|Planting Rate||5-10 lb blended or 30 lb/acre alone|
|Plant Height||12 to 18 in|
|Environment||Cool and dry|
Lentils are slender, semierect, cool season annuals grown across the world for human consumption. Individual plants may vary from single stems to vigorous, bushy forms in dense or sparse stands that normally reach 12-18 inches tall. Flowers are small, less than ½ inch long, and white, pale purple, or purple black. Flowering in lentils proceeds acropetally, so lower nodes may bear pods close to maturity while younger nodes continue to initiate flowers. The flowers are self-pollinated, with cross-pollination vectored by thrips or other small insects but not by wind or honeybees.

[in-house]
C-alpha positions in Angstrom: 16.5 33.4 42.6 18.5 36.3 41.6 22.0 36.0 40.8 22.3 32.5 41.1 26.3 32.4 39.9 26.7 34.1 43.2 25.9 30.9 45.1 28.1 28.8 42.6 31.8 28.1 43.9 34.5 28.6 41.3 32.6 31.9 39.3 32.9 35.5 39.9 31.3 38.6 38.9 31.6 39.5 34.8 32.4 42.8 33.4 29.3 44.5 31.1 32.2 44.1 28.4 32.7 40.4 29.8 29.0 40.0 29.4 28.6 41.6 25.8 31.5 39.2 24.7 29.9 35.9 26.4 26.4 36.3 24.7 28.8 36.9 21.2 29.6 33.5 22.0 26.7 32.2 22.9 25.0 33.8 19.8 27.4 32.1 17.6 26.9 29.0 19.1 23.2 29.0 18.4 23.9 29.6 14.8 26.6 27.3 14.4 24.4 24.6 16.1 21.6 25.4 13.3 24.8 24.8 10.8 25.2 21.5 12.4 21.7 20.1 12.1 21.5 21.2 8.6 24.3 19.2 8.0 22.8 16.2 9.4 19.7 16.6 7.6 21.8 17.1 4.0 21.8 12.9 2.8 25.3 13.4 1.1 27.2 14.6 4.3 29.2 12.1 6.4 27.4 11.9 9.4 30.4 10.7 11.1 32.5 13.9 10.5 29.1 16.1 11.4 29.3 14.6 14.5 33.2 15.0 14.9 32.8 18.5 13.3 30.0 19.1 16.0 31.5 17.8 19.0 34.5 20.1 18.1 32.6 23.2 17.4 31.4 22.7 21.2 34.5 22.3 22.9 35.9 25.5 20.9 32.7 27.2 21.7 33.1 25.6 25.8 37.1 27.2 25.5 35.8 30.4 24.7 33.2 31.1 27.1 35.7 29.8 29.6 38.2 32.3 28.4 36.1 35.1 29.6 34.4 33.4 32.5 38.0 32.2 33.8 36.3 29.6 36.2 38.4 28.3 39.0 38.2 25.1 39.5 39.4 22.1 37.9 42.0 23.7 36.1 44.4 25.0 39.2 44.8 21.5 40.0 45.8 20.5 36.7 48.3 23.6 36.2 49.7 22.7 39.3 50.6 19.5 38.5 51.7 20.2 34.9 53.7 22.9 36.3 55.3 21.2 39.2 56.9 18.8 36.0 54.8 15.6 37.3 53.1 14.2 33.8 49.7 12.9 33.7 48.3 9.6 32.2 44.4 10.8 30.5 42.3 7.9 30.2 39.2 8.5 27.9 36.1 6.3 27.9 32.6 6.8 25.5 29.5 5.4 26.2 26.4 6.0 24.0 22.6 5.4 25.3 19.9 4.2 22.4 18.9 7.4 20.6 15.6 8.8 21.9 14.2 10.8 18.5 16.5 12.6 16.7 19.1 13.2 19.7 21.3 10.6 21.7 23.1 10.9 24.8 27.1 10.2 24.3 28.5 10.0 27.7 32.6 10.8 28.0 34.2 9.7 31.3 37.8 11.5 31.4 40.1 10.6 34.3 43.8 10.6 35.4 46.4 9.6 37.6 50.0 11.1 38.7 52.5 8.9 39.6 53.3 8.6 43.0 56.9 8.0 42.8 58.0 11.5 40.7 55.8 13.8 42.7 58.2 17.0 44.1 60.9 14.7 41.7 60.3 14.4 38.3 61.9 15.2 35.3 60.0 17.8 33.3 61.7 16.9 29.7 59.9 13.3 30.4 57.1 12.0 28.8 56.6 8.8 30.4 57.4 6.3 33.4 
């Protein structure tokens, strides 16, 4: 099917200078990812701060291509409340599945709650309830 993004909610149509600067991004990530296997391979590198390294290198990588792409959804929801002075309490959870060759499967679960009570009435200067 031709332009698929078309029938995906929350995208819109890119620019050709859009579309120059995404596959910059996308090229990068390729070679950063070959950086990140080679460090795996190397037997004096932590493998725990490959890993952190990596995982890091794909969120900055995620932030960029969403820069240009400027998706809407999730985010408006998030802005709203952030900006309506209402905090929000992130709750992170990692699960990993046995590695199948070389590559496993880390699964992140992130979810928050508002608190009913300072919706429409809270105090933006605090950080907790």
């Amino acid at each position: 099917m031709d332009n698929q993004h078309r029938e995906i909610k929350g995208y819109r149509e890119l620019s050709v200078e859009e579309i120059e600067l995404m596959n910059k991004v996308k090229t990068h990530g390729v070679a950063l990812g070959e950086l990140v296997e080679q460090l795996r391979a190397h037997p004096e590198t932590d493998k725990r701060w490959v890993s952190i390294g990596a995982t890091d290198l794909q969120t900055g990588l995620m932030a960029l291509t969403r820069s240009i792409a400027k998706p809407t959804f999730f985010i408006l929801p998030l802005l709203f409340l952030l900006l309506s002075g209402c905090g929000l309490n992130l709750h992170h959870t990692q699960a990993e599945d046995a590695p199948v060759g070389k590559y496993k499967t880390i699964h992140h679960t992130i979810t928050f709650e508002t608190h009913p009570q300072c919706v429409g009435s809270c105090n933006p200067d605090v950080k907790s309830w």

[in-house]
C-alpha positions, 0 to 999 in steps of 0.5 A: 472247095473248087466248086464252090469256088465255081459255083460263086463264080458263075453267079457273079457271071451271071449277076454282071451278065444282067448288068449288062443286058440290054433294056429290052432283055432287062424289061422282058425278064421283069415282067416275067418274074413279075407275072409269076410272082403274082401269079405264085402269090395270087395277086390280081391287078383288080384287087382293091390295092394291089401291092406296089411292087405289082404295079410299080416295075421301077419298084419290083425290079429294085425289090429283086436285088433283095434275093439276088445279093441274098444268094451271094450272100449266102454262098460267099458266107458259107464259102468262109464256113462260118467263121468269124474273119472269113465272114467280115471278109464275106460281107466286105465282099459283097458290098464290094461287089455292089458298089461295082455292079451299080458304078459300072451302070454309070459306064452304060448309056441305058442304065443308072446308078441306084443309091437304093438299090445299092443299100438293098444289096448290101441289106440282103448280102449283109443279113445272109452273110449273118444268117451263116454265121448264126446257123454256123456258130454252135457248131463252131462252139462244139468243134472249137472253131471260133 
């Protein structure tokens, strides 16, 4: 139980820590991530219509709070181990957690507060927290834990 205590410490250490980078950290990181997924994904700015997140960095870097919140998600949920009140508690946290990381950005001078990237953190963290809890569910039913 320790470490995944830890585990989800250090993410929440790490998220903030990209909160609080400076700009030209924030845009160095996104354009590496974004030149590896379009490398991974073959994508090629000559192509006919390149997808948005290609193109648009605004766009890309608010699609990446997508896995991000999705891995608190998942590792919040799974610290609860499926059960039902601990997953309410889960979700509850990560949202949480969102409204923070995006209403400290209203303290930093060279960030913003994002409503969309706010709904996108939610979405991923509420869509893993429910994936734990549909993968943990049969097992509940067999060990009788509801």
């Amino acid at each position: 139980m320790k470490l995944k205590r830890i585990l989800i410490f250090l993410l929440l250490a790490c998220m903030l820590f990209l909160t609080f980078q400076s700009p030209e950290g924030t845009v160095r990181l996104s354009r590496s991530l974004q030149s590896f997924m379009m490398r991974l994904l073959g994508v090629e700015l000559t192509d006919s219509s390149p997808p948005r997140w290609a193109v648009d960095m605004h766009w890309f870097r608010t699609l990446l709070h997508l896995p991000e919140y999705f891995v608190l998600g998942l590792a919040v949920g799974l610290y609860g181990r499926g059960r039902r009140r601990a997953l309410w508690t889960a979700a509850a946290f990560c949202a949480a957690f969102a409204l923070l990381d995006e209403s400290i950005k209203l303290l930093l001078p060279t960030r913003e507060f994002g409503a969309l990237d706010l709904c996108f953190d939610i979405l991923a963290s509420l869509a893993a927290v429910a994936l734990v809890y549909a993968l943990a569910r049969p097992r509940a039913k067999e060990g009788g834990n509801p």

Lentils compete poorly with weeds for light, water, and nutrients. During early stages of vegetative growth and in cool weather, lentil growth rates are slow and weeds can quickly overgrow the crop. If not adequately controlled, weed infestations can reduce pure stand yields by as much as 75%. A seeding depth of 1.5–2 inches is optimal for germination and growth, even though deeper plantings may have better access to soil moisture and improved protection from frost. Despite some success with deeper plantings, plant emergence may be poor due to soil compaction from farm machinery or heavy rains. Lentil seeds can germinate in the light or the dark and in constant or diurnally fluctuating temperature regimes. However, rates of germination, emergence, and seedling growth are markedly affected by temperature. Optimum values for germination and growth vary with cultivar, age, and size of seeds. Smaller seeded cultivars germinate more rapidly than larger ones at temperatures at warmer ground temperatures. Planting can occur any time after ground temperature sustains 40 °F.